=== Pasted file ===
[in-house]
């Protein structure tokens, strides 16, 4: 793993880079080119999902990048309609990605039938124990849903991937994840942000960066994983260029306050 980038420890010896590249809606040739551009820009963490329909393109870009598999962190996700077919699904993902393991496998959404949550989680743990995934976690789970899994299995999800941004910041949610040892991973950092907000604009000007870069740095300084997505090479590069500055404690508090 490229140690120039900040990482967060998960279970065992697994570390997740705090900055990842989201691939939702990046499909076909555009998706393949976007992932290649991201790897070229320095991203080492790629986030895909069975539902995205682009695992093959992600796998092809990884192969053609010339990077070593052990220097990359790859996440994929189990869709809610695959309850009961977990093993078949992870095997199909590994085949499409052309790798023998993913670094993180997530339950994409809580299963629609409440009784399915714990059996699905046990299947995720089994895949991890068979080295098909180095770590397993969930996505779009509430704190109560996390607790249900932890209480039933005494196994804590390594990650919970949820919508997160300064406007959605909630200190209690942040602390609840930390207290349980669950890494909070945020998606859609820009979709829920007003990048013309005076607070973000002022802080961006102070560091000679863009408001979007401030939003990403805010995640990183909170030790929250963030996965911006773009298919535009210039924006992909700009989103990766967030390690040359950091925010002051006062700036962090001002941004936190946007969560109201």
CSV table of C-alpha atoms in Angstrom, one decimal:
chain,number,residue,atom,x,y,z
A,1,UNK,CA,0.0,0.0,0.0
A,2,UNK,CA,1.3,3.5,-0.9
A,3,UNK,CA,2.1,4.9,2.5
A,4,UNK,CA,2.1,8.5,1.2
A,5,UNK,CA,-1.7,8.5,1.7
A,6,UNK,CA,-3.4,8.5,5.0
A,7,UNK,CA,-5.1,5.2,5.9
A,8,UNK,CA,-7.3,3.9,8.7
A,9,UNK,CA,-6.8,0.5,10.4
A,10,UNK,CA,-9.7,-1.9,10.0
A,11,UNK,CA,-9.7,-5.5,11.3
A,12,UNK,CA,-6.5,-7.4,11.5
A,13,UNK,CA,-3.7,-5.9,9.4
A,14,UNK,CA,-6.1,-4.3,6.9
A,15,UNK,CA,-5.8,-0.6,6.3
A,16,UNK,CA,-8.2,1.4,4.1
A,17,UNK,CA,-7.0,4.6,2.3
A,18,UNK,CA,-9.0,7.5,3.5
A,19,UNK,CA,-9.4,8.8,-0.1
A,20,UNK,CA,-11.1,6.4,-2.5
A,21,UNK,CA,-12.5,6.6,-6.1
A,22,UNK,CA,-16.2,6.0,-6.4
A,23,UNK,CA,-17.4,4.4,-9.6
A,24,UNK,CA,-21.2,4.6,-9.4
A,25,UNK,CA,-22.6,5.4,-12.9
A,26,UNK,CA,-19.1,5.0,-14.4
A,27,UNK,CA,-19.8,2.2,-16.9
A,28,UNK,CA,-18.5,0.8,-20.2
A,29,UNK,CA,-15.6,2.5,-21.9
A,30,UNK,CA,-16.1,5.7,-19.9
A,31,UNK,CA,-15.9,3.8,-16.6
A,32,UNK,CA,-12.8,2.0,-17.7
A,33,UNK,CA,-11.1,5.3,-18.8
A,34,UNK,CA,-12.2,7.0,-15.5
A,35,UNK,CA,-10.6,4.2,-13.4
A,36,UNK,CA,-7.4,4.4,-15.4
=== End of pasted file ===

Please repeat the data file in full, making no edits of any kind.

[in-house]
């Protein structure tokens, strides 16, 4: 793993880079080119999902990048309609990605039938124990849903991937994840942000960066994983260029306050 980038420890010896590249809606040739551009820009963490329909393109870009598999962190996700077919699904993902393991496998959404949550989680743990995934976690789970899994299995999800941004910041949610040892991973950092907000604009000007870069740095300084997505090479590069500055404690508090 490229140690120039900040990482967060998960279970065992697994570390997740705090900055990842989201691939939702990046499909076909555009998706393949976007992932290649991201790897070229320095991203080492790629986030895909069975539902995205682009695992093959992600796998092809990884192969053609010339990077070593052990220097990359790859996440994929189990869709809610695959309850009961977990093993078949992870095997199909590994085949499409052309790798023998993913670094993180997530339950994409809580299963629609409440009784399915714990059996699905046990299947995720089994895949991890068979080295098909180095770590397993969930996505779009509430704190109560996390607790249900932890209480039933005494196994804590390594990650919970949820919508997160300064406007959605909630200190209690942040602390609840930390207290349980669950890494909070945020998606859609820009979709829920007003990048013309005076607070973000002022802080961006102070560091000679863009408001979007401030939003990403805010995640990183909170030790929250963030996965911006773009298919535009210039924006992909700009989103990766967030390690040359950091925010002051006062700036962090001002941004936190946007969560109201």
CSV table of C-alpha atoms in Angstrom, one decimal:
chain,number,residue,atom,x,y,z
A,1,UNK,CA,0.0,0.0,0.0
A,2,UNK,CA,1.3,3.5,-0.9
A,3,UNK,CA,2.1,4.9,2.5
A,4,UNK,CA,2.1,8.5,1.2
A,5,UNK,CA,-1.7,8.5,1.7
A,6,UNK,CA,-3.4,8.5,5.0
A,7,UNK,CA,-5.1,5.2,5.9
A,8,UNK,CA,-7.3,3.9,8.7
A,9,UNK,CA,-6.8,0.5,10.4
A,10,UNK,CA,-9.7,-1.9,10.0
A,11,UNK,CA,-9.7,-5.5,11.3
A,12,UNK,CA,-6.5,-7.4,11.5
A,13,UNK,CA,-3.7,-5.9,9.4
A,14,UNK,CA,-6.1,-4.3,6.9
A,15,UNK,CA,-5.8,-0.6,6.3
A,16,UNK,CA,-8.2,1.4,4.1
A,17,UNK,CA,-7.0,4.6,2.3
A,18,UNK,CA,-9.0,7.5,3.5
A,19,UNK,CA,-9.4,8.8,-0.1
A,20,UNK,CA,-11.1,6.4,-2.5
A,21,UNK,CA,-12.5,6.6,-6.1
A,22,UNK,CA,-16.2,6.0,-6.4
A,23,UNK,CA,-17.4,4.4,-9.6
A,24,UNK,CA,-21.2,4.6,-9.4
A,25,UNK,CA,-22.6,5.4,-12.9
A,26,UNK,CA,-19.1,5.0,-14.4
A,27,UNK,CA,-19.8,2.2,-16.9
A,28,UNK,CA,-18.5,0.8,-20.2
A,29,UNK,CA,-15.6,2.5,-21.9
A,30,UNK,CA,-16.1,5.7,-19.9
A,31,UNK,CA,-15.9,3.8,-16.6
A,32,UNK,CA,-12.8,2.0,-17.7
A,33,UNK,CA,-11.1,5.3,-18.8
A,34,UNK,CA,-12.2,7.0,-15.5
A,35,UNK,CA,-10.6,4.2,-13.4
A,36,UNK,CA,-7.4,4.4,-15.4